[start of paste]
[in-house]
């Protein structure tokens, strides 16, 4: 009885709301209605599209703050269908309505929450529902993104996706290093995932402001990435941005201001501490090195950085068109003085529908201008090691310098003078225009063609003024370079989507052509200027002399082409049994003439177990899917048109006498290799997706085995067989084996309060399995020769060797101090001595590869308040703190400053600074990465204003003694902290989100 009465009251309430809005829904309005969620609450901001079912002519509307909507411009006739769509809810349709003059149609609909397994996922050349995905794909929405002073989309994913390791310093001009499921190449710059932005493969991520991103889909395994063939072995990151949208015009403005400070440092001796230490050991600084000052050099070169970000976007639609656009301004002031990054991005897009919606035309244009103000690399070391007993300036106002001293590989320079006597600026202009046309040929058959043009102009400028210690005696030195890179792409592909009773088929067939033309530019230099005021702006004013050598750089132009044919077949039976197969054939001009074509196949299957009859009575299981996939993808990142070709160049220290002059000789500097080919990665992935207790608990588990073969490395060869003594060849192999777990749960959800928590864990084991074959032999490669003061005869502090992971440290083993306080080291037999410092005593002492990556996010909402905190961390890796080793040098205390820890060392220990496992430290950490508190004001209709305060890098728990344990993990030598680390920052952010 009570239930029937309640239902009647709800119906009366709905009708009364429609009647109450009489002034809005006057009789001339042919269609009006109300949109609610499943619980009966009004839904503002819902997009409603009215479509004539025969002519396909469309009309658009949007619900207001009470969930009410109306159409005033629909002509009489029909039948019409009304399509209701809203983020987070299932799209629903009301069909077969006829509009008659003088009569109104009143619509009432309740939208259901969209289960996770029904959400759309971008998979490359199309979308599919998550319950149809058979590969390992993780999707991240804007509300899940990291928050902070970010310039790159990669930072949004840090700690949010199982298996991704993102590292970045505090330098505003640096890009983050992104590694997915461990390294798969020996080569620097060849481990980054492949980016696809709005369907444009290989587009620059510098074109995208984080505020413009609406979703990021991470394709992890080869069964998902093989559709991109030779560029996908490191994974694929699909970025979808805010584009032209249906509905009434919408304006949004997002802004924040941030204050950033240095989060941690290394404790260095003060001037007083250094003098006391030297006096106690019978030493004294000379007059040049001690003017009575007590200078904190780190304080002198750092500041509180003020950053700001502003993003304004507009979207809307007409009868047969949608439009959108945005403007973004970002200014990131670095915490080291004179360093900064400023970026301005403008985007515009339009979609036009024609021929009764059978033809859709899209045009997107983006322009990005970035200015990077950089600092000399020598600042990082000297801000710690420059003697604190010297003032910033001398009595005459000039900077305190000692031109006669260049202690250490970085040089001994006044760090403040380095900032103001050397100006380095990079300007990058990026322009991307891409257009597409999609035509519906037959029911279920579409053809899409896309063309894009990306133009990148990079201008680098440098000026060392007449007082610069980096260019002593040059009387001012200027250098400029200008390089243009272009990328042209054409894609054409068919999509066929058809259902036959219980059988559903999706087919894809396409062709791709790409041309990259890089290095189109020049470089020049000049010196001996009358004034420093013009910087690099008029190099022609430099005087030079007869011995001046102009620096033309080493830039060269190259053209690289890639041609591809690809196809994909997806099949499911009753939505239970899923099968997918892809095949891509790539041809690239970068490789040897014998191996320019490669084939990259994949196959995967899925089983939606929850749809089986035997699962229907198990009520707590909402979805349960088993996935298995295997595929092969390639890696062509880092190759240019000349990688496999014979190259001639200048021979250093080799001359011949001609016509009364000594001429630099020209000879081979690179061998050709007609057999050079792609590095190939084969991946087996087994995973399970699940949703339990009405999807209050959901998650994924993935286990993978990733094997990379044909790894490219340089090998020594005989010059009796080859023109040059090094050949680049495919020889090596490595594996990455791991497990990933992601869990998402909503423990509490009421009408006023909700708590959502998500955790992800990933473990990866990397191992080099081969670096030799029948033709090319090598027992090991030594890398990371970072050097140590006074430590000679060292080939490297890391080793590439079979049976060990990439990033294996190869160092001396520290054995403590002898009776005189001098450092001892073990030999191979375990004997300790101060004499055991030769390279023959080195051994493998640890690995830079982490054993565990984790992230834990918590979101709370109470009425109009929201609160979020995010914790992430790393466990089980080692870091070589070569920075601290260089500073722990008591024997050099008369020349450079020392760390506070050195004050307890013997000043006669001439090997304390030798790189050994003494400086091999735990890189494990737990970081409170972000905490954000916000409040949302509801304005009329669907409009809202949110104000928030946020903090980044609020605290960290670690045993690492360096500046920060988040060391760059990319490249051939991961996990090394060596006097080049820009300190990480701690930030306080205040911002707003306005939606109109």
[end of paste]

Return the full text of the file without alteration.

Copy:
[in-house]
């Protein structure tokens, strides 16, 4: 009885709301209605599209703050269908309505929450529902993104996706290093995932402001990435941005201001501490090195950085068109003085529908201008090691310098003078225009063609003024370079989507052509200027002399082409049994003439177990899917048109006498290799997706085995067989084996309060399995020769060797101090001595590869308040703190400053600074990465204003003694902290989100 009465009251309430809005829904309005969620609450901001079912002519509307909507411009006739769509809810349709003059149609609909397994996922050349995905794909929405002073989309994913390791310093001009499921190449710059932005493969991520991103889909395994063939072995990151949208015009403005400070440092001796230490050991600084000052050099070169970000976007639609656009301004002031990054991005897009919606035309244009103000690399070391007993300036106002001293590989320079006597600026202009046309040929058959043009102009400028210690005696030195890179792409592909009773088929067939033309530019230099005021702006004013050598750089132009044919077949039976197969054939001009074509196949299957009859009575299981996939993808990142070709160049220290002059000789500097080919990665992935207790608990588990073969490395060869003594060849192999777990749960959800928590864990084991074959032999490669003061005869502090992971440290083993306080080291037999410092005593002492990556996010909402905190961390890796080793040098205390820890060392220990496992430290950490508190004001209709305060890098728990344990993990030598680390920052952010 009570239930029937309640239902009647709800119906009366709905009708009364429609009647109450009489002034809005006057009789001339042919269609009006109300949109609610499943619980009966009004839904503002819902997009409603009215479509004539025969002519396909469309009309658009949007619900207001009470969930009410109306159409005033629909002509009489029909039948019409009304399509209701809203983020987070299932799209629903009301069909077969006829509009008659003088009569109104009143619509009432309740939208259901969209289960996770029904959400759309971008998979490359199309979308599919998550319950149809058979590969390992993780999707991240804007509300899940990291928050902070970010310039790159990669930072949004840090700690949010199982298996991704993102590292970045505090330098505003640096890009983050992104590694997915461990390294798969020996080569620097060849481990980054492949980016696809709005369907444009290989587009620059510098074109995208984080505020413009609406979703990021991470394709992890080869069964998902093989559709991109030779560029996908490191994974694929699909970025979808805010584009032209249906509905009434919408304006949004997002802004924040941030204050950033240095989060941690290394404790260095003060001037007083250094003098006391030297006096106690019978030493004294000379007059040049001690003017009575007590200078904190780190304080002198750092500041509180003020950053700001502003993003304004507009979207809307007409009868047969949608439009959108945005403007973004970002200014990131670095915490080291004179360093900064400023970026301005403008985007515009339009979609036009024609021929009764059978033809859709899209045009997107983006322009990005970035200015990077950089600092000399020598600042990082000297801000710690420059003697604190010297003032910033001398009595005459000039900077305190000692031109006669260049202690250490970085040089001994006044760090403040380095900032103001050397100006380095990079300007990058990026322009991307891409257009597409999609035509519906037959029911279920579409053809899409896309063309894009990306133009990148990079201008680098440098000026060392007449007082610069980096260019002593040059009387001012200027250098400029200008390089243009272009990328042209054409894609054409068919999509066929058809259902036959219980059988559903999706087919894809396409062709791709790409041309990259890089290095189109020049470089020049000049010196001996009358004034420093013009910087690099008029190099022609430099005087030079007869011995001046102009620096033309080493830039060269190259053209690289890639041609591809690809196809994909997806099949499911009753939505239970899923099968997918892809095949891509790539041809690239970068490789040897014998191996320019490669084939990259994949196959995967899925089983939606929850749809089986035997699962229907198990009520707590909402979805349960088993996935298995295997595929092969390639890696062509880092190759240019000349990688496999014979190259001639200048021979250093080799001359011949001609016509009364000594001429630099020209000879081979690179061998050709007609057999050079792609590095190939084969991946087996087994995973399970699940949703339990009405999807209050959901998650994924993935286990993978990733094997990379044909790894490219340089090998020594005989010059009796080859023109040059090094050949680049495919020889090596490595594996990455791991497990990933992601869990998402909503423990509490009421009408006023909700708590959502998500955790992800990933473990990866990397191992080099081969670096030799029948033709090319090598027992090991030594890398990371970072050097140590006074430590000679060292080939490297890391080793590439079979049976060990990439990033294996190869160092001396520290054995403590002898009776005189001098450092001892073990030999191979375990004997300790101060004499055991030769390279023959080195051994493998640890690995830079982490054993565990984790992230834990918590979101709370109470009425109009929201609160979020995010914790992430790393466990089980080692870091070589070569920075601290260089500073722990008591024997050099008369020349450079020392760390506070050195004050307890013997000043006669001439090997304390030798790189050994003494400086091999735990890189494990737990970081409170972000905490954000916000409040949302509801304005009329669907409009809202949110104000928030946020903090980044609020605290960290670690045993690492360096500046920060988040060391760059990319490249051939991961996990090394060596006097080049820009300190990480701690930030306080205040911002707003306005939606109109």